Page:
"Cancer chemoprevention by resveratrol: in vitro and in vivo studies and the underlying mechanisms (review)." Aziz MH, Kumar R, Ahmad N. Cancer chemoprevention by resveratrol: in vitro and in vivo studies and the underlying mechanisms (review). International journal of oncology 23(1):17-28 Jul, 2003

"Natural plant products and extracts that reduce immunoexcitotoxicity-associated neurodegeneration and promote repair within the central nervous system." Blaylock RL, Maroon J. Natural plant products and extracts that reduce immunoexcitotoxicity-associated neurodegeneration and promote repair within the central nervous system. Surgical neurology international 319 2012

"Resveratrol: French paradox revisited." Catalgol B, Batirel S, Taga Y, Ozer NK. Resveratrol: French paradox revisited. Frontiers in pharmacology 3141 2012

"Fruit and vegetable intakes and prostate cancer risk." Cohen JH, Kristal AR, Stanford JL. Fruit and vegetable intakes and prostate cancer risk. Journal of the National Cancer Institute 92(1):61-8 Jan, 2000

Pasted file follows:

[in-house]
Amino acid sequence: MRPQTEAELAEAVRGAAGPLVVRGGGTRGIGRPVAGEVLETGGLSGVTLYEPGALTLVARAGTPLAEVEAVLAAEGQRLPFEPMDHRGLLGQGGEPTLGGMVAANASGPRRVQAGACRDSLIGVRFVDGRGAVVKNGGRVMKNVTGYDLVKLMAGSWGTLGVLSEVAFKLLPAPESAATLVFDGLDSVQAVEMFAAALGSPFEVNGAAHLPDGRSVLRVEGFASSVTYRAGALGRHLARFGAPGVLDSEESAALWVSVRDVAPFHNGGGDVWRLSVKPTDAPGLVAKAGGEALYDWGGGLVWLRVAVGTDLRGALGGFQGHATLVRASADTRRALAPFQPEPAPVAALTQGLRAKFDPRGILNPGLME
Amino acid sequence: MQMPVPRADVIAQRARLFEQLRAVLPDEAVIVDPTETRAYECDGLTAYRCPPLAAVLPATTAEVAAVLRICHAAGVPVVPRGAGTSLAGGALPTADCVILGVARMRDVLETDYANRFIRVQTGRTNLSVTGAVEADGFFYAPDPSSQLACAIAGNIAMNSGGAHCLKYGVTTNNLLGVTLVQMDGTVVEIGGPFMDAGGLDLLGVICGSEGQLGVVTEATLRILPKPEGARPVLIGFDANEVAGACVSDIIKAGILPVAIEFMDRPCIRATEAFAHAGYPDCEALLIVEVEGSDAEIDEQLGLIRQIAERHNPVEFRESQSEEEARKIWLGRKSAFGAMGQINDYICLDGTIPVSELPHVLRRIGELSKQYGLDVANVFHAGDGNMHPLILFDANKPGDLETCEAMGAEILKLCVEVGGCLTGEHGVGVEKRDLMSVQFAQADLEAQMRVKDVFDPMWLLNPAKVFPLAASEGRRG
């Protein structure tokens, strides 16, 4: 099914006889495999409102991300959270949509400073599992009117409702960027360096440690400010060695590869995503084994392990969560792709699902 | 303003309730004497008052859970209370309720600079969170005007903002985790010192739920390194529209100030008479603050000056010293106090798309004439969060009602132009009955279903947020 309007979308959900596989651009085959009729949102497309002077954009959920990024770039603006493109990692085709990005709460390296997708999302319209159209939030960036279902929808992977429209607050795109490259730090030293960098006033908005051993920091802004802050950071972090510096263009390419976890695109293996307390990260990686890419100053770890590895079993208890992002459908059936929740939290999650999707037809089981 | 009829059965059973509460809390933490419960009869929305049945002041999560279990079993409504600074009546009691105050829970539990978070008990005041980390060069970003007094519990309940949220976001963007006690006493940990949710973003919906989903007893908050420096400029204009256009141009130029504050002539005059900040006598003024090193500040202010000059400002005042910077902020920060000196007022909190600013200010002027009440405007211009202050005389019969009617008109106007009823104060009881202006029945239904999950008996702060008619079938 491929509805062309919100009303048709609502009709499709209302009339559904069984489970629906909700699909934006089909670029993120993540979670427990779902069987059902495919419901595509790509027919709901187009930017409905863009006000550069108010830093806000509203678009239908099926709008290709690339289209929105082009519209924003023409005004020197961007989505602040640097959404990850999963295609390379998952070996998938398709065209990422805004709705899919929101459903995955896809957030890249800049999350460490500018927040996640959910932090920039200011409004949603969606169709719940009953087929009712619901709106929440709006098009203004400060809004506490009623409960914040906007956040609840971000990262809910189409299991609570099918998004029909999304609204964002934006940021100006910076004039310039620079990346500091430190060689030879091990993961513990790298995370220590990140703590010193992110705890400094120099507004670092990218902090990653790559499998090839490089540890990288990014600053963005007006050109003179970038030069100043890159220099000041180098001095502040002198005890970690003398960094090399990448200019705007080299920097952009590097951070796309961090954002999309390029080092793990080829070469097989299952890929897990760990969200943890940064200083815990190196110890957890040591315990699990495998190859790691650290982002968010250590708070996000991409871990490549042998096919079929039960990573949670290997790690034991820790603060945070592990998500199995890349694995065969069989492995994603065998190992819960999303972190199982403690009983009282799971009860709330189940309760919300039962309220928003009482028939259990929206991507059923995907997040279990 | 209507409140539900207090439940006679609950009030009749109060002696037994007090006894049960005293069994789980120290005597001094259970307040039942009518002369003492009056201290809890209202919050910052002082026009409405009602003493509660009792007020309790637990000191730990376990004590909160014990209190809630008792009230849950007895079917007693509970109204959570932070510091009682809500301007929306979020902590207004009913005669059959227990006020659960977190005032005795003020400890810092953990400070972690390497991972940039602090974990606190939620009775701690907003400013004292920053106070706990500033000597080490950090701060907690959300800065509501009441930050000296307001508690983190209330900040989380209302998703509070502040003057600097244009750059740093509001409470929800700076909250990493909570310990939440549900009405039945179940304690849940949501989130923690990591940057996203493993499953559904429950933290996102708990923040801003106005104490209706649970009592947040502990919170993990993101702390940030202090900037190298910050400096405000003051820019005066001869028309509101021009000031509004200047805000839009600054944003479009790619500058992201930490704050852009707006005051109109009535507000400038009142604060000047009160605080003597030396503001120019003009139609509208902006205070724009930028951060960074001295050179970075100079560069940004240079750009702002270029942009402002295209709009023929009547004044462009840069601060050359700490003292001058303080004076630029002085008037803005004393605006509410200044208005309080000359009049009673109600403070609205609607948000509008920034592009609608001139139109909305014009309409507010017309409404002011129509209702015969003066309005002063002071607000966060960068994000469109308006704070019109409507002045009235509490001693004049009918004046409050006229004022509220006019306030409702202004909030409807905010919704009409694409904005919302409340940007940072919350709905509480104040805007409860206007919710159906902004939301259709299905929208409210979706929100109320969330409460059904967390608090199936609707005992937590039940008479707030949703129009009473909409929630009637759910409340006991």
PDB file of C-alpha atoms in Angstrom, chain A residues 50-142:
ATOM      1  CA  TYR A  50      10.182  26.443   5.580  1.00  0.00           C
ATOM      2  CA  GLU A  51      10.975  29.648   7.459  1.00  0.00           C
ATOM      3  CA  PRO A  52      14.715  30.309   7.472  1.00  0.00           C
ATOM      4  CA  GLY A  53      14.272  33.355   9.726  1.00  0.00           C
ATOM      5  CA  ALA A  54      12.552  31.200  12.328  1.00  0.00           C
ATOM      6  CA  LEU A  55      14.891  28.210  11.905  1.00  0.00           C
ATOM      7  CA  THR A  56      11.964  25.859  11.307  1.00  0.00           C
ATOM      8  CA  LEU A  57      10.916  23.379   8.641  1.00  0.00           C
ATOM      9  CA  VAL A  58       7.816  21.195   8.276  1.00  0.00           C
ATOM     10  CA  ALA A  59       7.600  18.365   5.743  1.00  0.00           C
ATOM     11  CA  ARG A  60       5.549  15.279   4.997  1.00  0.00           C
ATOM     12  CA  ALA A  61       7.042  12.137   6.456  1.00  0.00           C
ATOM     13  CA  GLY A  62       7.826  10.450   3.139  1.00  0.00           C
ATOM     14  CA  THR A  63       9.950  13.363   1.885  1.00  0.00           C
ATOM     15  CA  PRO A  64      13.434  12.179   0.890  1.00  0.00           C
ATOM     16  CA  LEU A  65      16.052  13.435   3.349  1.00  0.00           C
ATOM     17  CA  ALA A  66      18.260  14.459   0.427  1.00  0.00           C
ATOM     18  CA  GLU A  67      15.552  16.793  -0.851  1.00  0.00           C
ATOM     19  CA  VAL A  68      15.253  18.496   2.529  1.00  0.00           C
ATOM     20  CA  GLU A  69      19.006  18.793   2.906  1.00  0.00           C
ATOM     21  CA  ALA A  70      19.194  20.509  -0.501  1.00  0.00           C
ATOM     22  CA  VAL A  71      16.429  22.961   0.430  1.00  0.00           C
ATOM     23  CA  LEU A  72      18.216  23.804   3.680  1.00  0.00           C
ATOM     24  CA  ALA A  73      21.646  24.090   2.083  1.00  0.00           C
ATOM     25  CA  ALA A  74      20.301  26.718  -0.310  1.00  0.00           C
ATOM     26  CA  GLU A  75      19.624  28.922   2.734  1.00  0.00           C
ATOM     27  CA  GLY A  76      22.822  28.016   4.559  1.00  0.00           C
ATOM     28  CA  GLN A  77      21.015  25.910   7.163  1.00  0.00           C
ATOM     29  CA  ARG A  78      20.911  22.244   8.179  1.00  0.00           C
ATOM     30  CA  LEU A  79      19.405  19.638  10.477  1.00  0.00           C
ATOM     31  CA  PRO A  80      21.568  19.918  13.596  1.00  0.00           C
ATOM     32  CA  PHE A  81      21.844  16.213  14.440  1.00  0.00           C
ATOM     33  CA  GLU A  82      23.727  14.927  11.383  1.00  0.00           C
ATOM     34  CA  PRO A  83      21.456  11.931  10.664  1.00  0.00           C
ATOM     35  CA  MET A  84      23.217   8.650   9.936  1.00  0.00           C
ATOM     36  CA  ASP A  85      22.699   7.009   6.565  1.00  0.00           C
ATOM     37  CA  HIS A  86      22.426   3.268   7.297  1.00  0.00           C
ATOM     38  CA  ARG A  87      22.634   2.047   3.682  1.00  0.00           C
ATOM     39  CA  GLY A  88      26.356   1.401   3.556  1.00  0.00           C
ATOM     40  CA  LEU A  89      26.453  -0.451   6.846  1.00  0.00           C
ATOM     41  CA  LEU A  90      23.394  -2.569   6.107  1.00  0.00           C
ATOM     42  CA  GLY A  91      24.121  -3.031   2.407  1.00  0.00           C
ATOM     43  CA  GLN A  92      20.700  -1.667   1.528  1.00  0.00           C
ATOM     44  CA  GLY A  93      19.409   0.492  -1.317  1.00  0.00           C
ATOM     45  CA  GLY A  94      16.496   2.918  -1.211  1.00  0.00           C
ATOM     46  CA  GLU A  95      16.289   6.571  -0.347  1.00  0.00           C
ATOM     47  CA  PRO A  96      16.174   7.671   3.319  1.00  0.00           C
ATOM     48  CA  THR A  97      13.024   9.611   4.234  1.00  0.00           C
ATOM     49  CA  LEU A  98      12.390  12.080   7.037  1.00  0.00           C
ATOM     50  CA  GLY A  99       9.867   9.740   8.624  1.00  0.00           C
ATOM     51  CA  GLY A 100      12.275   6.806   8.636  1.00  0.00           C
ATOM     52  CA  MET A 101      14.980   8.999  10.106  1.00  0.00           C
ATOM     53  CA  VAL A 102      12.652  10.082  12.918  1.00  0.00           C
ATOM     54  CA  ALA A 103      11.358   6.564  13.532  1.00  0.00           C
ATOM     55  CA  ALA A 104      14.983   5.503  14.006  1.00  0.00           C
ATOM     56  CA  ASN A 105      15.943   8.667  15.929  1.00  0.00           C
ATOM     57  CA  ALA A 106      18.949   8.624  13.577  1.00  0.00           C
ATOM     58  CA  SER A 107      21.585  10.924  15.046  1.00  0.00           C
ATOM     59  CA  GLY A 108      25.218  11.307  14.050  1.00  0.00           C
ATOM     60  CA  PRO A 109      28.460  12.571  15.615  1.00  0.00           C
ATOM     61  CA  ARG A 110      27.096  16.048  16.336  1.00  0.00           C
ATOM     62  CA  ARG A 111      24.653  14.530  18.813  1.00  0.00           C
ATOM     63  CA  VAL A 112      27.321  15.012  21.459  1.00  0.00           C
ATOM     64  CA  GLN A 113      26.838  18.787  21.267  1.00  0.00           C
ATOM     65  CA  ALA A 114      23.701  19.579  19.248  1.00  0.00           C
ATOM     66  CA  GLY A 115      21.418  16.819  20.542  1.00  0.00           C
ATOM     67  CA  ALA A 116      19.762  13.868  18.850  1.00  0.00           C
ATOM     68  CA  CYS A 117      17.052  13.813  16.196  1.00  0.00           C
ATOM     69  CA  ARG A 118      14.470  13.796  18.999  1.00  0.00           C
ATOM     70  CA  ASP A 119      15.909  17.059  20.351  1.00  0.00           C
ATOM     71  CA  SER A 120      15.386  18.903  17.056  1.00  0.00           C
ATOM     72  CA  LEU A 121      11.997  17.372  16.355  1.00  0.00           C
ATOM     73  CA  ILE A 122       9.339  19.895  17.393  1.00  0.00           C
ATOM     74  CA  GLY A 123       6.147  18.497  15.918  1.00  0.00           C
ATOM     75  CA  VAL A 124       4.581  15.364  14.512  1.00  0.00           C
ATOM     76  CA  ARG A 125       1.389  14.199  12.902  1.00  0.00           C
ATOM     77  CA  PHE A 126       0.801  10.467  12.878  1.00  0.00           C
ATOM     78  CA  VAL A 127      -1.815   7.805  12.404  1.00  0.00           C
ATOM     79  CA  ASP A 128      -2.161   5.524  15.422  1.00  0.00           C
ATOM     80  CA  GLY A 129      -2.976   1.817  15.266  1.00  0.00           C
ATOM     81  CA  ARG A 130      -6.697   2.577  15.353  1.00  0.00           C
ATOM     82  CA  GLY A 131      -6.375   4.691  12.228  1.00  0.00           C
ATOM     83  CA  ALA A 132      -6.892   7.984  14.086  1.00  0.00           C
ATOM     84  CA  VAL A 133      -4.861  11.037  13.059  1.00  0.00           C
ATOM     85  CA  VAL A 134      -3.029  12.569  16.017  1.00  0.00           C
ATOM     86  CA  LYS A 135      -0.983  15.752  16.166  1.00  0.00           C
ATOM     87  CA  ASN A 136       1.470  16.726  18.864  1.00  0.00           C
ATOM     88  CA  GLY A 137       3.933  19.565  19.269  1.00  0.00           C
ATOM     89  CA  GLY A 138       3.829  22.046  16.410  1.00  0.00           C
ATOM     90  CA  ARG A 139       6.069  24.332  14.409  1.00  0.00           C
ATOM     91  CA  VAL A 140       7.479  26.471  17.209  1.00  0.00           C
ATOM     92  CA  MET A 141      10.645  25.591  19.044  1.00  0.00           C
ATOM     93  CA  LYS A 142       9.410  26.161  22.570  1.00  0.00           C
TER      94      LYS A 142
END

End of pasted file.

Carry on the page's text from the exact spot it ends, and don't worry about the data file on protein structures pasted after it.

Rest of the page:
"Dietary intakes of berries and flavonoids in relation to cognitive decline." Devore EE, Kang JH, Breteler MM, Grodstein F. Dietary intakes of berries and flavonoids in relation to cognitive decline. Ann. Neurol. 72(1):135-43 Jul, 2012 

"Fruit polyphenols, immunity and inflammation." González-Gallego J, García-Mediavilla MV, Sánchez-Campos S, Tuñón MJ. Fruit polyphenols, immunity and inflammation. The British journal of nutrition 104 Suppl 3S15-27 Oct, 2010

"Curcumin has bright prospects for the treatment of inflammatory bowel disease." Hanai H, Sugimoto K. Curcumin has bright prospects for the treatment of inflammatory bowel disease. Current pharmaceutical design 15(18):2087-94 2009 

"Selected dietary flavonoids are associated with markers of inflammation and endothelial dysfunction in U.S. women." Landberg R, Sun Q, Rimm EB, Cassidy A, Scalbert A, Mantzoros CS, Hu FB, van Dam RM. Selected dietary flavonoids are associated with markers of inflammation and endothelial dysfunction in U.S. women. The Journal of nutrition 141(4):618-25 Apr, 2011